England’s match against France at Wembley on Tuesday will not be a «normal friendly» following the attacks in Paris, says coach Roy Hodgson. A total of 129 people were killed in attacks across the French capitalon Friday.
«I can’t deny there’s something hanging over which is far, far greater than a football match,» said Hodgson.
«That will be lingering whether we like it or not. I’ve never been in a football game like this before.»
England’s players observed a Europe-wide one-minute silence at 11:00 GMT on Monday before their training session.
During Tuesday’s game, Wembley’s arch will be lit up in the red, white and blue of the French flag to show solidarity.
Extra officers will be on duty for the game, including armed police.
Screens outside the ground have already been showing the French motto ‘liberte, egalite, fraternite’, and before kick-off the words of the French national anthem — La Marseillaise — will be shown for any fans who want to join in.
England captain Wayne Rooney said he was «sickened» by the images and footage of the attacks in Paris.
He added: «It’s a sad time and in terms of going on the pitch we can only do that in the understanding that all the security checks have been made and it’s safe to do so. Unless we are told otherwise we are assuming that we are right and ready to play.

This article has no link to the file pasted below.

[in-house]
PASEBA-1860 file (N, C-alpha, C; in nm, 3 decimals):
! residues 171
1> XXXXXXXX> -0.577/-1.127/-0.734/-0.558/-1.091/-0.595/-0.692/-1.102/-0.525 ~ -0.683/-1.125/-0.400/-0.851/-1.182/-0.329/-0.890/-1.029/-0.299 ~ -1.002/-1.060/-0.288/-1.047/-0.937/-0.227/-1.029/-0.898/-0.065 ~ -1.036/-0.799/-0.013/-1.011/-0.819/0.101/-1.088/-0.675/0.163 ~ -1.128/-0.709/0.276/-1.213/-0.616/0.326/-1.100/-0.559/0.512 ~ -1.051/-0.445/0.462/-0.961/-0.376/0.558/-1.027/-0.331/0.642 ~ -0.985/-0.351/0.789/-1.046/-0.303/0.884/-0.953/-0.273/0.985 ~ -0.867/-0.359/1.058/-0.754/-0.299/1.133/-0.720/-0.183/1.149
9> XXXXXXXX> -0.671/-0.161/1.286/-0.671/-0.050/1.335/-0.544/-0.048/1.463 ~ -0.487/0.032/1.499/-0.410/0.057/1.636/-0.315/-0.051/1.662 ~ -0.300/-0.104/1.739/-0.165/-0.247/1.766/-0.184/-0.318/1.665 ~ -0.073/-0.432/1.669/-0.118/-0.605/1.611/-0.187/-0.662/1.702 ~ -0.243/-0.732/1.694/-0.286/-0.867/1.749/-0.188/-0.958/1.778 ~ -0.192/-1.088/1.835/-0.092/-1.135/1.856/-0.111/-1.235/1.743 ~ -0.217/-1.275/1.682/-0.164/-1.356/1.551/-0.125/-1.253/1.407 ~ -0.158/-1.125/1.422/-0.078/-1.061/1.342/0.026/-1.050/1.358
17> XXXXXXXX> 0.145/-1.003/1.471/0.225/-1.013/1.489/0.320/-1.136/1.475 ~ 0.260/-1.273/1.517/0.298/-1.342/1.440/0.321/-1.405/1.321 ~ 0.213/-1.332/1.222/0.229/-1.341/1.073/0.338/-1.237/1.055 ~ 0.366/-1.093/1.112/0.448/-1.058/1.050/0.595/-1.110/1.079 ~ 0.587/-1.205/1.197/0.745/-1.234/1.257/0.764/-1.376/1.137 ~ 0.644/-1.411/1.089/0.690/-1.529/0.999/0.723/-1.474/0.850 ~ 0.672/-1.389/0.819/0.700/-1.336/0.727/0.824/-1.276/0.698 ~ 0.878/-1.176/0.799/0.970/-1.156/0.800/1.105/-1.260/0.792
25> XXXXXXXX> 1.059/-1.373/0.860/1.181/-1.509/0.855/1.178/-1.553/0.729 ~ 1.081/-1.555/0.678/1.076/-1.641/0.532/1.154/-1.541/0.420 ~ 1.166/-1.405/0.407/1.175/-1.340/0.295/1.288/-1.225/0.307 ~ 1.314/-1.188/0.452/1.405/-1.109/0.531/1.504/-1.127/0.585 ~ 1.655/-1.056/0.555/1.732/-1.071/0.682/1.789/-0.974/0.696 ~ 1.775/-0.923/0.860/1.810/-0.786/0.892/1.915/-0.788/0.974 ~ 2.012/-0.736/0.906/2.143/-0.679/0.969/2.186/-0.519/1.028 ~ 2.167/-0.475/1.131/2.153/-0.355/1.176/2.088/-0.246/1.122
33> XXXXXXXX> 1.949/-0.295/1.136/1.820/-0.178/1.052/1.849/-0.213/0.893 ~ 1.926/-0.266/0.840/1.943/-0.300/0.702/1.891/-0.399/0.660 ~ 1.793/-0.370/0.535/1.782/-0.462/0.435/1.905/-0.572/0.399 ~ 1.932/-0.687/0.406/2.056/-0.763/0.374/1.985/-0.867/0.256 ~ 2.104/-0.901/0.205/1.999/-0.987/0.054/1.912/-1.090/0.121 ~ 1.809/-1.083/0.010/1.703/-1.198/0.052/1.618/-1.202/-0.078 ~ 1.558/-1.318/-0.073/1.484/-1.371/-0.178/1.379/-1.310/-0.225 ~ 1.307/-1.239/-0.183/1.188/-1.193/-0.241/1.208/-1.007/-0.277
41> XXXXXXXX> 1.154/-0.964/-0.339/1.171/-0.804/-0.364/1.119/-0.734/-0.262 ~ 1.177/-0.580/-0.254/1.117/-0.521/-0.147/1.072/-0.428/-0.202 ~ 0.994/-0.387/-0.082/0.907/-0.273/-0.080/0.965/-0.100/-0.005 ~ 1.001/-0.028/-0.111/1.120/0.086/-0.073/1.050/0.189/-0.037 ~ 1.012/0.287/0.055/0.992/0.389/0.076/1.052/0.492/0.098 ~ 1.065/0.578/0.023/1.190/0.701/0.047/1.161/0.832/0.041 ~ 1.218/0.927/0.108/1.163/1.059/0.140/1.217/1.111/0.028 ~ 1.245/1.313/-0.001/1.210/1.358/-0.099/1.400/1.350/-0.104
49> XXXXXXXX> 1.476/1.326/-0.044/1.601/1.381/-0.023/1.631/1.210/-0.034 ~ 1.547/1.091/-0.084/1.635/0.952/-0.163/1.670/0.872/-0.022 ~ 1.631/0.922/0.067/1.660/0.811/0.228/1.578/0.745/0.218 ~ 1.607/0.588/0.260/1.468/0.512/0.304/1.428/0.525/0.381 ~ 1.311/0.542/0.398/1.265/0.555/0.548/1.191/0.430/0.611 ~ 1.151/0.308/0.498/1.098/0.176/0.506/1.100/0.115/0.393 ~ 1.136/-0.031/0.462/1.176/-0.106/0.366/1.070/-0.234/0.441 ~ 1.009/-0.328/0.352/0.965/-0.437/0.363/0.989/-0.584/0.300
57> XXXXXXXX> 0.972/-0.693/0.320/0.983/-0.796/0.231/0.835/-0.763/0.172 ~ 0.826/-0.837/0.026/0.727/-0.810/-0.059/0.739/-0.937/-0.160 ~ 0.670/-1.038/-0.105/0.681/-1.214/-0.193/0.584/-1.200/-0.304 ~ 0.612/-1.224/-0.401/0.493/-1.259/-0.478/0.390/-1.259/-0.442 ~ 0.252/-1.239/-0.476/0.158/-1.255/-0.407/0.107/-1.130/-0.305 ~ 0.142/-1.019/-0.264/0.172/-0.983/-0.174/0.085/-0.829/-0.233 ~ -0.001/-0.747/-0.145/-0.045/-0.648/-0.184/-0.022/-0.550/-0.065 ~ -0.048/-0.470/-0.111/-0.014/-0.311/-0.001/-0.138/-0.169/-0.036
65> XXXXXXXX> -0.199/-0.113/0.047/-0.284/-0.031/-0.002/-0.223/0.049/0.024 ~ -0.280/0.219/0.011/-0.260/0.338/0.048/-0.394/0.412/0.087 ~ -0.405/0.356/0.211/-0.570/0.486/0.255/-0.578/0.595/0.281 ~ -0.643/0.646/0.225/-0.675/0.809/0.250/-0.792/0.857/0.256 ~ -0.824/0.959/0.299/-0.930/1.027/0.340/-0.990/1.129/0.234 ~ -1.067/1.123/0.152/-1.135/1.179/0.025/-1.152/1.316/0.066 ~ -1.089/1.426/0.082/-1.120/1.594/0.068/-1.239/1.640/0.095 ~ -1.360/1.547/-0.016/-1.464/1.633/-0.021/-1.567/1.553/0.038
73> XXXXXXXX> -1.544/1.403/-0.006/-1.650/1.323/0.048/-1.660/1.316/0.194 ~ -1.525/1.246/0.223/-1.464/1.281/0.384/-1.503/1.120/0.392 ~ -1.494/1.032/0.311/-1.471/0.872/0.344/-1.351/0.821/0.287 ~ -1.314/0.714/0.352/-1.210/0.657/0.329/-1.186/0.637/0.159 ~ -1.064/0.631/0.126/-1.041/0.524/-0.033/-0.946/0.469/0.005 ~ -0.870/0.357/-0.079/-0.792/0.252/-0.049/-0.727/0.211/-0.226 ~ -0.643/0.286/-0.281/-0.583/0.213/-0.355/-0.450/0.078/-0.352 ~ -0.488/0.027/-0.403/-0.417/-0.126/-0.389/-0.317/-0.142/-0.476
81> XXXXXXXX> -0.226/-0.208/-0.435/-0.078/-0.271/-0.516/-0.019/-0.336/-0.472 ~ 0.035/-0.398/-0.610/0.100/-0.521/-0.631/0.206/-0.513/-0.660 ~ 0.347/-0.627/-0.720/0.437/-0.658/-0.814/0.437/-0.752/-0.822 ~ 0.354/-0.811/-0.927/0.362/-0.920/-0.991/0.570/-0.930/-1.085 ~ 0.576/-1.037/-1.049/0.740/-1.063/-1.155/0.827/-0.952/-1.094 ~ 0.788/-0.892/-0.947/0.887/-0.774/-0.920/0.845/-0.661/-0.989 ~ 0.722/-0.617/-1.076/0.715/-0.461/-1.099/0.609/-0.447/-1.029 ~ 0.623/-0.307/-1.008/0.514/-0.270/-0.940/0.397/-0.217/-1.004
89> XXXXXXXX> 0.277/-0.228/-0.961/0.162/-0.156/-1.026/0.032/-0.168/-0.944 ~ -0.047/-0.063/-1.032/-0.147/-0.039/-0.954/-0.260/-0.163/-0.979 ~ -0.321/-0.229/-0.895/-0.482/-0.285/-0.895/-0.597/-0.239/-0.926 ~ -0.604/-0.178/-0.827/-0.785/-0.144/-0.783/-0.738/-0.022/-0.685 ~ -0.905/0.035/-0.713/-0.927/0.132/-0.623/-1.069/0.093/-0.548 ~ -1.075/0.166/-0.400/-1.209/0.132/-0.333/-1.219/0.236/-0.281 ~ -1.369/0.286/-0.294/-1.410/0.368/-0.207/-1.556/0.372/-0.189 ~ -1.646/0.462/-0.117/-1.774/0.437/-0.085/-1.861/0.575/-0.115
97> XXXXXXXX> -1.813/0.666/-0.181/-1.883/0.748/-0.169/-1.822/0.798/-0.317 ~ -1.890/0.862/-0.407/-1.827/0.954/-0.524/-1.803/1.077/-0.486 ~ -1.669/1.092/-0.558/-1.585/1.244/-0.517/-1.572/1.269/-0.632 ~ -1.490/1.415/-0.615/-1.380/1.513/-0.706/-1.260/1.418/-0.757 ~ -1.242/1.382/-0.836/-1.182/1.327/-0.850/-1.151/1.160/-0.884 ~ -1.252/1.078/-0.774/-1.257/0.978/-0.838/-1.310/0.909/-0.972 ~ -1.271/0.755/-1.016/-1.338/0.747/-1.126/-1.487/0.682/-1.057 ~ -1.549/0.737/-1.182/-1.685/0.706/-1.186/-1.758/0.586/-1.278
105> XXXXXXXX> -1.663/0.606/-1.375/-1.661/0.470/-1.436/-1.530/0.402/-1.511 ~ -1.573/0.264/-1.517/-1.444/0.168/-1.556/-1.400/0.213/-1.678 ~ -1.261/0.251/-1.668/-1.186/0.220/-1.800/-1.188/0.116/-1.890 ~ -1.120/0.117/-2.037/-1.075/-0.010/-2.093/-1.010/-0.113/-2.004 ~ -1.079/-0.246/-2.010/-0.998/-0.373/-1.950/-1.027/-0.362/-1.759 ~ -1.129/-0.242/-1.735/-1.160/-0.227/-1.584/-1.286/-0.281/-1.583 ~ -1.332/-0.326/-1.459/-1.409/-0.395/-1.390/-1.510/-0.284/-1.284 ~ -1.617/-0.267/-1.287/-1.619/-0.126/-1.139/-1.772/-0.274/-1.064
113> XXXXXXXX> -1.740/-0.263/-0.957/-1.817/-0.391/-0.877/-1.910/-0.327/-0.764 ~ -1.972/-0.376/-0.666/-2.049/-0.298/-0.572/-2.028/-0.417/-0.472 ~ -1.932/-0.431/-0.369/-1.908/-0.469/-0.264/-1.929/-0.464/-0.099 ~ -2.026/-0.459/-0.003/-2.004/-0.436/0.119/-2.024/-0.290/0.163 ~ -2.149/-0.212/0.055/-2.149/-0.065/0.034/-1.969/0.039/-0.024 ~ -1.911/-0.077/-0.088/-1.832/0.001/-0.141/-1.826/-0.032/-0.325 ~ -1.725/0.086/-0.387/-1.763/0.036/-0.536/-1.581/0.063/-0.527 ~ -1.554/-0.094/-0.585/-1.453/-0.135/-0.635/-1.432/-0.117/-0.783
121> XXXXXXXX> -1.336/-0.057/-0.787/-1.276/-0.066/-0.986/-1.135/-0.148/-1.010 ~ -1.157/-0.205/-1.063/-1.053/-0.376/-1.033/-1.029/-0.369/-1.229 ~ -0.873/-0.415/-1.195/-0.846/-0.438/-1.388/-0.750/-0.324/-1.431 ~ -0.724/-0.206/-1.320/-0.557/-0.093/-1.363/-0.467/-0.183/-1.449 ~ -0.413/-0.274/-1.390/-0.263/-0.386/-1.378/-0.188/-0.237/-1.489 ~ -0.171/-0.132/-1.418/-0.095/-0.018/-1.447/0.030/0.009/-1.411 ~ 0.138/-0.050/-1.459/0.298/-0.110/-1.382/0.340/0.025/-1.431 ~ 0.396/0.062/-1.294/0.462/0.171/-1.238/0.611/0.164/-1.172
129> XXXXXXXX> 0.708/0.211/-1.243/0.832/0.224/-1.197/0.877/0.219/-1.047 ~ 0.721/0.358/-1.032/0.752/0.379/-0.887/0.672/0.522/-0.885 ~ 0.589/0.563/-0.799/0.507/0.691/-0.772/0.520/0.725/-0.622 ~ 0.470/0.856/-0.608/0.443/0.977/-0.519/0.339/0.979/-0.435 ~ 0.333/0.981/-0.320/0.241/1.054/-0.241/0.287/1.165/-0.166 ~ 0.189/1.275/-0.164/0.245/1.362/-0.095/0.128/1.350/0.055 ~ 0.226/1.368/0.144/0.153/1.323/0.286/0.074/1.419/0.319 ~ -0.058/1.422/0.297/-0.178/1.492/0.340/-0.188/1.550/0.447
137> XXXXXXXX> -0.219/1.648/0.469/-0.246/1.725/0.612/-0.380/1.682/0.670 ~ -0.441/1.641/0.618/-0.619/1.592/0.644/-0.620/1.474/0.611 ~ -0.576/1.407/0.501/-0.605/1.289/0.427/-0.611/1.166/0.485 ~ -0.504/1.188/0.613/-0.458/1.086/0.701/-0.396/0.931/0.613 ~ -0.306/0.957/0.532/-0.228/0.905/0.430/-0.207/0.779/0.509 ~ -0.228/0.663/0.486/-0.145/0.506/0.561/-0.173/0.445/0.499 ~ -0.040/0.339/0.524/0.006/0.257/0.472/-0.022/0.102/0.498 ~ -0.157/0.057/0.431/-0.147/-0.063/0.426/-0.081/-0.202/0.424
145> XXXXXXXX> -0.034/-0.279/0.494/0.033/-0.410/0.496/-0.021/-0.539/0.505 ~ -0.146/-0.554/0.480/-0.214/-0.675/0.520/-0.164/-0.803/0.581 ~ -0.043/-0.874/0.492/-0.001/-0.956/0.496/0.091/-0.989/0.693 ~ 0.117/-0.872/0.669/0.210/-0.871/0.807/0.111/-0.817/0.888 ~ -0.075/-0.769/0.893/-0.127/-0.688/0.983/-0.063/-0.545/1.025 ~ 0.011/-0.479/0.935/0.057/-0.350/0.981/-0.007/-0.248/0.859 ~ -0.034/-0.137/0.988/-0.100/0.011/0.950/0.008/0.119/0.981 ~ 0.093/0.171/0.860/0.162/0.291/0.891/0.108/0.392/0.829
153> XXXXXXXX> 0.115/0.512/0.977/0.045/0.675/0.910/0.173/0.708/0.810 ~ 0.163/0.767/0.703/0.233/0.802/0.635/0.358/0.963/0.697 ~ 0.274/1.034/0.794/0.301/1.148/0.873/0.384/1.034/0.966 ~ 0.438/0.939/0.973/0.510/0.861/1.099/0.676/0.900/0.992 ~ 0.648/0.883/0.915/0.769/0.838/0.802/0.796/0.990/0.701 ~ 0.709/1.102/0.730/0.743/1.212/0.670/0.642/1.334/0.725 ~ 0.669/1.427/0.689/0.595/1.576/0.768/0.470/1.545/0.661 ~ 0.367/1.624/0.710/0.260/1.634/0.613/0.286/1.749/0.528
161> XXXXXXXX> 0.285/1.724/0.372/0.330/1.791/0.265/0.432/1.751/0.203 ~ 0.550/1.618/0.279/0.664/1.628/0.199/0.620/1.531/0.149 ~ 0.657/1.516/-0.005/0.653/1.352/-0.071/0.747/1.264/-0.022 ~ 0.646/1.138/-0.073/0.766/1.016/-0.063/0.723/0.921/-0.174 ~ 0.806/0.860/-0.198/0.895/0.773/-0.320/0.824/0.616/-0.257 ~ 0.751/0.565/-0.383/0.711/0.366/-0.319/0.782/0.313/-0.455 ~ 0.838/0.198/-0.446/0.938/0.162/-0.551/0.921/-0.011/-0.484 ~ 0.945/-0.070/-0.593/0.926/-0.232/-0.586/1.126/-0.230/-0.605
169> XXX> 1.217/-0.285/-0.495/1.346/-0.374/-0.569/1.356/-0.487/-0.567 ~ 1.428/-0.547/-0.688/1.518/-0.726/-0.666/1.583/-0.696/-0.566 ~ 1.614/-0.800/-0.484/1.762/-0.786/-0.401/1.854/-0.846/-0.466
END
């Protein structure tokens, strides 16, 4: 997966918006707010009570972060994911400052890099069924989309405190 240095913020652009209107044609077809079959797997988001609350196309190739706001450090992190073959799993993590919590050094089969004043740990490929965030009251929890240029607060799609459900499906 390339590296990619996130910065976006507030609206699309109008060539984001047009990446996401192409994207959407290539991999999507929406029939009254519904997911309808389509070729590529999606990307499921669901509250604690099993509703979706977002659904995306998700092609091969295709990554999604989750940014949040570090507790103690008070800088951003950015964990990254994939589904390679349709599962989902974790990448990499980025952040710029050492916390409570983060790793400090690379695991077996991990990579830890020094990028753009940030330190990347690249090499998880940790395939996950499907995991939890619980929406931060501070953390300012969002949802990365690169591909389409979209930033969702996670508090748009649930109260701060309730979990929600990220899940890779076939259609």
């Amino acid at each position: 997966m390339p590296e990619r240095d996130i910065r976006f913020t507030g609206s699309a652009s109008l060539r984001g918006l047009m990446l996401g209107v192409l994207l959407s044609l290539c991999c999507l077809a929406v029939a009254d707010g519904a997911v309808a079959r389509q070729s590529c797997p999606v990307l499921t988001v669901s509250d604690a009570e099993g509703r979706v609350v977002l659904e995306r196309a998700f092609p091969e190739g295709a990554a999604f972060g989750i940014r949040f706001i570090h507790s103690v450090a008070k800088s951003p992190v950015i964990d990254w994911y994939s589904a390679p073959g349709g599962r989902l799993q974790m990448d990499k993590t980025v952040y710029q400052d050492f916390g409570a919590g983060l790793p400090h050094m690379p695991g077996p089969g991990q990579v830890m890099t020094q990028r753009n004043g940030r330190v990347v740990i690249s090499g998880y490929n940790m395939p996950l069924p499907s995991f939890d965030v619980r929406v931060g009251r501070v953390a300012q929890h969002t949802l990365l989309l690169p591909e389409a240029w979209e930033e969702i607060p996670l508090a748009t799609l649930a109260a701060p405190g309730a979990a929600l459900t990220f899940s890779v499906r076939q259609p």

«You never know what can happen but we have to assume we are safe on the pitch and hope we don’t have a repeat of what happened on Friday night.»
The Football Association is urging fans to get to Wembley early because of increased security checks.
FA chief executive Martin Glenn said: «We spoke to the French Federation on Saturday, and were in touch with the French president’s office and there were two conditions to hold the game.
«UK authorities and government need to make sure it was safe and the French wanted to play. They wanted to go ahead, for mainly symbolic reasons, and we were very happy to meet their concerns.»
He also added that the eyes of the world would be on Wembley Stadium on Tuesday.
«This is going to have massive global significance — the first major event since Friday,» he said.
«It is a chance to demonstrate terrorism can’t win. We can’t afford to let this act of terror cow us.»